Monasteries in Scotland

Restenneth Priory

The earliest masonry at Restenneth Priory dates to the 1100s, Alexander I had the annals of Iona transferred to the priory in the 1100s, and Robert the Bruce buried his young son Prince John here in the 1300s.
Founded: 12th century | Location: Forfar, United Kingdom

Deer Abbey

Deer Abbey was a Cistercian monastery in Buchan. It was founded in 1219 by the patronage William Comyn, Earl of Buchan, who is also buried there. There was an earlier community of Scottish monks or priests. The notitiae on the margins of the Book of Deer record grants made to the Scottish religious community in the 12th century and a claim that it was founded by Saint Columba and Saint Drostan. The old relig ...
Founded: 1219 | Location: Buchan, United Kingdom

Lindores Abbey

Lindores Abbey was a Tironensian abbey on the outskirts of Newburgh in Fife. The abbey was founded as a daughter house of Kelso Abbey in 1191 (some sources say 1178), by David, Earl of Huntingdon, on land granted to him by his brother William the Lion. The first abbot was Guido, Prior of Kelso, under whom the buildings were mostly completed. The abbey was sacked by a mob from Dundee in 1543, and again by John Knox ...
Founded: 1191 | Location: Newburgh, Fife, United Kingdom

Fearn Abbey

Fearn Abbey has its origins in one of Scotland"s oldest pre-Reformation church buildings. The original Fearn Abbey was established in either 1221 or 1227 by Premonstratensian canons from Whithorn Priory. Originally founded at 'Old Fearn' near Edderton, it was moved by 1238 to 'New Fearn' further east, perhaps to take advantage of better agricultural lands. The Abbey was rebuilt between 1338 and 13 ...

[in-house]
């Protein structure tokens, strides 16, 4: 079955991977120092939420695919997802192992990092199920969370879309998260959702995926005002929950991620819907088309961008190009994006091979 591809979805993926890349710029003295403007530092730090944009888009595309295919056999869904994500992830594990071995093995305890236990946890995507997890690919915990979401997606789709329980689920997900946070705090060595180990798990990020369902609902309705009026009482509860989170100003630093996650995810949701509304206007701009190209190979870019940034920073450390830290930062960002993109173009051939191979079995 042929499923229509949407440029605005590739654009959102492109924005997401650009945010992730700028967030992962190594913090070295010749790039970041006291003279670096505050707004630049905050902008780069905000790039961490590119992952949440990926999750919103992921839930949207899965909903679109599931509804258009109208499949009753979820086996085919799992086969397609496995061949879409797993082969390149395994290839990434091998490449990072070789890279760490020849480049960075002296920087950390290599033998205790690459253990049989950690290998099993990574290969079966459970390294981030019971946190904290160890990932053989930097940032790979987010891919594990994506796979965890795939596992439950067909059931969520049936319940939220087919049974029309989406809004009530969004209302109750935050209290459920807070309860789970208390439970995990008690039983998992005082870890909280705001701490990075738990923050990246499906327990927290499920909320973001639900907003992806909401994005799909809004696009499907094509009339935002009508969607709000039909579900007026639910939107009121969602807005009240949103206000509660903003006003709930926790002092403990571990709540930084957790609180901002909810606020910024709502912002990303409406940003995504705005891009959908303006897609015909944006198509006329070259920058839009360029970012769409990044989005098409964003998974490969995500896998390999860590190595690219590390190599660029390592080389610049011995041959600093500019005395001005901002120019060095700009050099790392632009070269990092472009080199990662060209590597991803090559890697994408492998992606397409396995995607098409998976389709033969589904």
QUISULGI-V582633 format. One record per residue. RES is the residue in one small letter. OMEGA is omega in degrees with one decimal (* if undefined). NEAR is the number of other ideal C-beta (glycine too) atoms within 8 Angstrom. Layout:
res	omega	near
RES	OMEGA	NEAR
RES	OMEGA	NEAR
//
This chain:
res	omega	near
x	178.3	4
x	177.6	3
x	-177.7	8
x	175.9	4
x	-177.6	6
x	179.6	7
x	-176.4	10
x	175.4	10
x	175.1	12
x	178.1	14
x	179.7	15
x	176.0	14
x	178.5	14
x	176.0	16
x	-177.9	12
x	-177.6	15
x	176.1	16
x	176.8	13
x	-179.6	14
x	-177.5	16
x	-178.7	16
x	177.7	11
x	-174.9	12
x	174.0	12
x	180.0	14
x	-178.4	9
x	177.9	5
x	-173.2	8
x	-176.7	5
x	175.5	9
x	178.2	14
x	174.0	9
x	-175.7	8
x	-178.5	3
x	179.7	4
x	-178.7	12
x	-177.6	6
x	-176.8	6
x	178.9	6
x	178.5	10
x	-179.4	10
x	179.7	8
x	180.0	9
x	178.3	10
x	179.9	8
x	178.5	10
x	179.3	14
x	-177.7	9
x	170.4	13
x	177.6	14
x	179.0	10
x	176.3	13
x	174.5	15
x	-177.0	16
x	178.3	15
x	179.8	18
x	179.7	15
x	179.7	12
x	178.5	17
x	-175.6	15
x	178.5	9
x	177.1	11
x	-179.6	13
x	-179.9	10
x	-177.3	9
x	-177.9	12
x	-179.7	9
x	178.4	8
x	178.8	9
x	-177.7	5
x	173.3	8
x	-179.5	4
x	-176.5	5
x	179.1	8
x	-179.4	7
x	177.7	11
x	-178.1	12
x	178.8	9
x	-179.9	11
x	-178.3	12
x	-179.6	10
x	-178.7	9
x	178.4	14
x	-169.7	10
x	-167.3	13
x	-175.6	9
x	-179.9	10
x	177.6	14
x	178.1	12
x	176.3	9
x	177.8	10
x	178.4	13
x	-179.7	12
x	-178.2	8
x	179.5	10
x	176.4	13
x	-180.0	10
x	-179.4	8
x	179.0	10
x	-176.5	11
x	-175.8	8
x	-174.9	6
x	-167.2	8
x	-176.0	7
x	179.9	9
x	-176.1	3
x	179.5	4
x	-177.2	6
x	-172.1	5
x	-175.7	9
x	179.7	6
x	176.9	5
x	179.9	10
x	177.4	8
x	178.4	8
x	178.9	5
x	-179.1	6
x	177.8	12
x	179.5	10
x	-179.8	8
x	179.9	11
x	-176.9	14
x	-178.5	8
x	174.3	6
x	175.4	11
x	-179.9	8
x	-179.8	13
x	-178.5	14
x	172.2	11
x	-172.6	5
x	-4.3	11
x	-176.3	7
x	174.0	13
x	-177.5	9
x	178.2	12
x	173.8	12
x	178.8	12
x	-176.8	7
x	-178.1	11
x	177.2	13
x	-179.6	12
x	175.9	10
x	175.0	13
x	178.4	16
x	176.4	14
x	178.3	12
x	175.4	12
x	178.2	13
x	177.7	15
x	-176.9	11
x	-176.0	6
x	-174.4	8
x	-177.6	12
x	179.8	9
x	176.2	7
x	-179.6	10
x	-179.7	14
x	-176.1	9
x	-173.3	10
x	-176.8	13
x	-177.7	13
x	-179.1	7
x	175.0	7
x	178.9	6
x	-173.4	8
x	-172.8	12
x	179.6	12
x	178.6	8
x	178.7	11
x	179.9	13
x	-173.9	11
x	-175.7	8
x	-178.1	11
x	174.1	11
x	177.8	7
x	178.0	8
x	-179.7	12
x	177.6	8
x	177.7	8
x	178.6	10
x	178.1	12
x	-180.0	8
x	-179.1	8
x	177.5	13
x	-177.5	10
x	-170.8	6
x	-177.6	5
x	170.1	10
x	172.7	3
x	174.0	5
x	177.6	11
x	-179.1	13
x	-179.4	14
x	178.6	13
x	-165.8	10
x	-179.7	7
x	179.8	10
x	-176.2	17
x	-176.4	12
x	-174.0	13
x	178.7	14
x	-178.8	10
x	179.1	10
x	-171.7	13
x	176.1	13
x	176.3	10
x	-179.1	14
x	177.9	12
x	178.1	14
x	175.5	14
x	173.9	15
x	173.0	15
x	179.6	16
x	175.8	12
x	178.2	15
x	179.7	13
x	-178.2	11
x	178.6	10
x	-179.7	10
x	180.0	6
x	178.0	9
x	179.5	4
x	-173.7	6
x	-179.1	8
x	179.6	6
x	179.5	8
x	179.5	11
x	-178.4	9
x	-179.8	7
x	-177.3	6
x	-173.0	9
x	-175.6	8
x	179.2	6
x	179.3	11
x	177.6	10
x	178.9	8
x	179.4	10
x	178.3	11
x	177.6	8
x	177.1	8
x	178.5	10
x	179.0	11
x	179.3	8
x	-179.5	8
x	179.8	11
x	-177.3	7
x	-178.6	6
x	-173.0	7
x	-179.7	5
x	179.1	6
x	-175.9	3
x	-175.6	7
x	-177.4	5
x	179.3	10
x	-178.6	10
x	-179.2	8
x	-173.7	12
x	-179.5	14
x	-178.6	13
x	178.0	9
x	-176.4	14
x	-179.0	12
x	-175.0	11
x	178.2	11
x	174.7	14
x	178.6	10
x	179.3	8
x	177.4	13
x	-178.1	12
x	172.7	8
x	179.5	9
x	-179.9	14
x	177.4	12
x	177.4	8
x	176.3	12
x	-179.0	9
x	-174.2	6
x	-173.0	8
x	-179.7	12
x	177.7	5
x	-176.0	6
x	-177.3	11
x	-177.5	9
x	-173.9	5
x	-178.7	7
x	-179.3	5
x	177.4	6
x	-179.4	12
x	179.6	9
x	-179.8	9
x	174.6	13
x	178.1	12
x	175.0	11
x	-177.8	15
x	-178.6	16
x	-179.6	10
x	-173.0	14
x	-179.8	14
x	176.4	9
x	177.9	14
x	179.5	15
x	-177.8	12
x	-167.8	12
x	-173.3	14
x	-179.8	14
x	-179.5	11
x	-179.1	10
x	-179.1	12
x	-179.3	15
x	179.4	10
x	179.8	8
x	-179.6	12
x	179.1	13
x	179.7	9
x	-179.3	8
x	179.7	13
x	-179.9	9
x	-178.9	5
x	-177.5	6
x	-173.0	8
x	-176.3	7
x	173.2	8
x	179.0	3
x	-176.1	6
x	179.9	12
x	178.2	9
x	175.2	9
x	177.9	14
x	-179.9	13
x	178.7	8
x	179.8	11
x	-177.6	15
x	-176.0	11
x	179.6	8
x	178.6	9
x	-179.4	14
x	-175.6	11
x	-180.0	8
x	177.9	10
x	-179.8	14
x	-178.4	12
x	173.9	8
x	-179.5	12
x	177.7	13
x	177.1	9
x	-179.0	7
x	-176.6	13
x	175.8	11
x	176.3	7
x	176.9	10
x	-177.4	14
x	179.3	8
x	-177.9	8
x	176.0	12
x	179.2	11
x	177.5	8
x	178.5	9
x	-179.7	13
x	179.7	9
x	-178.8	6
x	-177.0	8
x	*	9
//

Founded: 1238 | Location: Fearn, United Kingdom

St Serf's Inch Priory

The St Serf"s Inch Priory was a community of Augustinian canons based, initially at least, on St Serf"s Inch in Loch Leven. It was founded from St Andrews Cathedral Priory at the instigation of King David I of Scotland in 1150. There was a Scottish Céli Dé (or Culdee) establishment there in the first half of the 12th century, allegedly found by Bruide, son of Dargart, King of the Picts (696–706). P ...
Founded: 1150 | Location: Kinross, United Kingdom

Featured Historic Landmarks, Sites & Buildings

Historic Site of the week

Caerleon Roman Amphitheatre

Built around AD 90 to entertain the legionaries stationed at the fort of Caerleon (Isca), the impressive amphitheatre was the Roman equivalent of today’s multiplex cinema. Wooden benches provided seating for up to 6,000 spectators, who would gather to watch bloodthirsty displays featuring gladiatorial combat and exotic wild animals.

Long after the Romans left, the amphitheatre took on a new life in Arthurian legend. Geoffrey of Monmouth, the somewhat imaginative 12th-century scholar, wrote in his History of the Kings of Britain that Arthur was crowned in Caerleon and that the ruined amphitheatre was actually the remains of King Arthur’s Round Table.

Today it is the most complete Roman amphitheatre in Britain.